It is equally challenging to develop robust variance estimators for stochastic models (White et al., chap. 9 in this volume). We still require formal definitions of demographic and environmental stochasticity for age- and stage-structured models, which are well tested and confirmed, to incorporate into PVA software (Sæther and Engen, chap. 10 in this volume). Furthermore, accurate estimates for variance of vital rates may require demographic measurements made over many years to sample the range of environmental variation. Rare events, such as 1-in-50- or 100-year droughts, floods, fires, or storms, likely have large effects on variance estimates and population viability (Ludwig 1996, 1999). Long-term studies have shown that estimated variance in population size does not begin to asymptote until after 8 to 20 years, if at all (Pimm 1991). Use of data from short-term studies will usually underestimate the variance in vital rates. However, the effect of short study periods may be offset because estimates of variance derived from field studies include sampling error, which results in an overestimate of variance (Beissinger and Westphal 1998; White et al., chap. 9 in this volume).


Excerpted from POPULATION VIABILITY ANALYSIS Copyright © 2002 by The University of Chicago. Excerpted by permission.
All rights reserved. No part of this excerpt may be reproduced or reprinted without permission in writing from the publisher.
Excerpts are provided by Dial-A-Book Inc. solely for the personal use of visitors to this web site.

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Table of Contents

Foreword: Raising the Bar
Editors' Preface
1 Population Viability Analysis: Past, Present, Future 5
2 Incorporating Stochasticity in Population Viability Analysis 18
3 Reconciling the Small-Population and Declining-Population Paradigms 41
4 The Role of Genetics in Population Viability Analysis 50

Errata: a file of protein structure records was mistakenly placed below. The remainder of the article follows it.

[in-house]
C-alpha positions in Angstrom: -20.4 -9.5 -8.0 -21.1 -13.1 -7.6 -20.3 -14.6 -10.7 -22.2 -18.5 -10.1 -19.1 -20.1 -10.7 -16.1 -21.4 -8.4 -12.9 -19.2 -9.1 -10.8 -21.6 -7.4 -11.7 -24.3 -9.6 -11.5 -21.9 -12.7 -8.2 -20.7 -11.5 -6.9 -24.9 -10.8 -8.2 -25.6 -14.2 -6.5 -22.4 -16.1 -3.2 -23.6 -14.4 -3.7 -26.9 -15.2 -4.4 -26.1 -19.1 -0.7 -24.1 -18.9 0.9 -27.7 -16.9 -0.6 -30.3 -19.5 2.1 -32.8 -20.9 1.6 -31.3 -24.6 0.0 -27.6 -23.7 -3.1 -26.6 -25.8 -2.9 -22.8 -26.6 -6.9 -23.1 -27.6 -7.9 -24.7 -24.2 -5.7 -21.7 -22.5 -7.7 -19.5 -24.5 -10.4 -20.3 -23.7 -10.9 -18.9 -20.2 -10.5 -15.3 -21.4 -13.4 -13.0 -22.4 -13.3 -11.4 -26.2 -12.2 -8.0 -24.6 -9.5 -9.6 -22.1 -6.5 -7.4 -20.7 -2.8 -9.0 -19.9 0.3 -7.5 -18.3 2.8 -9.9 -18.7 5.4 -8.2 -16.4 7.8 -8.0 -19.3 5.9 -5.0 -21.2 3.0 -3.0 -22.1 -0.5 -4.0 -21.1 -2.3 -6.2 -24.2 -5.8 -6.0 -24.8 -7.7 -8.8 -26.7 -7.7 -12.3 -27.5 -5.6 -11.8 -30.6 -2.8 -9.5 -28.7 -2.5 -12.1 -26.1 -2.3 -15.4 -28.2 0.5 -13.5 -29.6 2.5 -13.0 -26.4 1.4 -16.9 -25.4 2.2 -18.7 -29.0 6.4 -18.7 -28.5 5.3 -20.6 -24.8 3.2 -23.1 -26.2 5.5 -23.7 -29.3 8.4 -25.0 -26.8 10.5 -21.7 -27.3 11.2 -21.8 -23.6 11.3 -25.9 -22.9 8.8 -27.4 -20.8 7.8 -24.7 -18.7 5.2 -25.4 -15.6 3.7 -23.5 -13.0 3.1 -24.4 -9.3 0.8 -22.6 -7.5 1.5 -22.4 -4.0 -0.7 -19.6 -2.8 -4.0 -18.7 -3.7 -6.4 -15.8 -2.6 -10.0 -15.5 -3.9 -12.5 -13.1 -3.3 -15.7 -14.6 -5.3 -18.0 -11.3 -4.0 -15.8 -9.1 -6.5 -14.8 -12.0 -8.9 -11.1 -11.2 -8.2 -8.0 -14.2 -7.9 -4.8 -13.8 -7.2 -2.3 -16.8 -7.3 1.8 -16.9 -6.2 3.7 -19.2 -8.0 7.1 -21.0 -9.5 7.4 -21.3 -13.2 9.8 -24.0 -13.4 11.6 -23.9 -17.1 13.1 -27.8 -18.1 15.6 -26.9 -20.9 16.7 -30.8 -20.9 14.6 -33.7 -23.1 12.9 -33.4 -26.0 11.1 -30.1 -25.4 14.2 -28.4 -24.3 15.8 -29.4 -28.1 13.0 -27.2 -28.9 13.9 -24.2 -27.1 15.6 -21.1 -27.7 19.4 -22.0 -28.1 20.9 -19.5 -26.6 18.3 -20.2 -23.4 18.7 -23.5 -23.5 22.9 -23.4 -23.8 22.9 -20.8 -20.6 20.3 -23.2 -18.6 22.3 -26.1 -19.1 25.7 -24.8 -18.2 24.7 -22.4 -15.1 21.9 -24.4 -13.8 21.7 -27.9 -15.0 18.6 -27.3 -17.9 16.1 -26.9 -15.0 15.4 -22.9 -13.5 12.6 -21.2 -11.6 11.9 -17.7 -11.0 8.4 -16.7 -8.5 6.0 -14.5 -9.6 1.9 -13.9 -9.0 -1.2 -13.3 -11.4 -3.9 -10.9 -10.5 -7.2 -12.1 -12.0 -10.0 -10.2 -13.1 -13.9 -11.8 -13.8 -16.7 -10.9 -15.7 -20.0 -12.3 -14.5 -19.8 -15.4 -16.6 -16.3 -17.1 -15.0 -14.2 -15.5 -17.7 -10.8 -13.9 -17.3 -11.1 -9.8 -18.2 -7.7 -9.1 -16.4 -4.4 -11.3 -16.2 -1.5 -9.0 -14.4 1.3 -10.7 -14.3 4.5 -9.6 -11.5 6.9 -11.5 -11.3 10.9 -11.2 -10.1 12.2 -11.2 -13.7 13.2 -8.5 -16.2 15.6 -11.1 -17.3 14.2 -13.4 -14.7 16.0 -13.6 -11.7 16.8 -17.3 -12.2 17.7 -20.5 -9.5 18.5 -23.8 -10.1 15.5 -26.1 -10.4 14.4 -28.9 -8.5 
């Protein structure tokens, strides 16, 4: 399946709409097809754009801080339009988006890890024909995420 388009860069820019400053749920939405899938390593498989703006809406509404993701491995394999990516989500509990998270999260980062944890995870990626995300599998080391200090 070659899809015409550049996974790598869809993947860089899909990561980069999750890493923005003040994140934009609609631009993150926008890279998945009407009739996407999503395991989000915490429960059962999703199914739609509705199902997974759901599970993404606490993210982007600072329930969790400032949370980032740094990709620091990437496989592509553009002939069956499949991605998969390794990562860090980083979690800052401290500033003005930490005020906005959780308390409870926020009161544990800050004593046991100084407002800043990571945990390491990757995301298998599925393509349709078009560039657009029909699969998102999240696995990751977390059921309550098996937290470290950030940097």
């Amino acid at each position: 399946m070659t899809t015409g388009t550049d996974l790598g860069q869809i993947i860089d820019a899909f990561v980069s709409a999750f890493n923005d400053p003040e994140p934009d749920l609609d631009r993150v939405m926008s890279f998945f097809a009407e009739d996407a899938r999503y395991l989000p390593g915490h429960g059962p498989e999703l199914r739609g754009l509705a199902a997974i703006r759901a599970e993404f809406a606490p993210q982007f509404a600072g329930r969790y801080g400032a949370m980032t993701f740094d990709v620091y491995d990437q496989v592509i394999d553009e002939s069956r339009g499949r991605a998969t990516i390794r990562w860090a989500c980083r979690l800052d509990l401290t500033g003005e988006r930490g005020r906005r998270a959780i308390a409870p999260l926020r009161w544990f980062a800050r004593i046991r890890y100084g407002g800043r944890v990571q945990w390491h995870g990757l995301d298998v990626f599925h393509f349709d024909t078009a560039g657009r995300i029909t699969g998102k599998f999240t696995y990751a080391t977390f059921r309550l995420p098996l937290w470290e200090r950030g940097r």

5 Metapopulations of Animals in Highly Fragmented Landscapes and Population Viability Analysis 86
6 Plant Population Viability and Metapopulation-Level Processes 109
7 Population Viability Analysis and Conservation Policy 123
8 Definition and Estimation of Effective Population Size in the Conservation of Endangered Species 147
9 Estimating Parameters of PVA Models from Data on Marked Animals 169
10 Including Uncertainties in Population Viability Analysis Using Population Prediction Intervals 191
11 Bayesian Population Viability Analysis 213
12 Incorporating Uncertainty in Population Viability Analyses for the Purpose of Classifying Species by Risk 239
13 How Good Are PVA Models? Testing Their Predictions with Experimental Data on the Brine Shrimp 257
14 Evolution of Population Viability Assessments for the Florida Panther: A Multiperspective Approach 284
15 Population Viability Analysis for Plants: Understanding the Demographic Consequences of Seed Banks for Population Health 312
16 Sensitivity Analysis of Evaluate the Consequences of Conservation Actions 338
17 Application of Molecular Genetics to Conservation: New Issues and Examples 367
18 Pedigree Analyses in Wild Populations 388
19 Rangewide Risks to Large Populations: The Cape Sable Sparrow as a Case History 406
20 Population Viability Analysis, Management, and Conservation Planning at Large Scales 425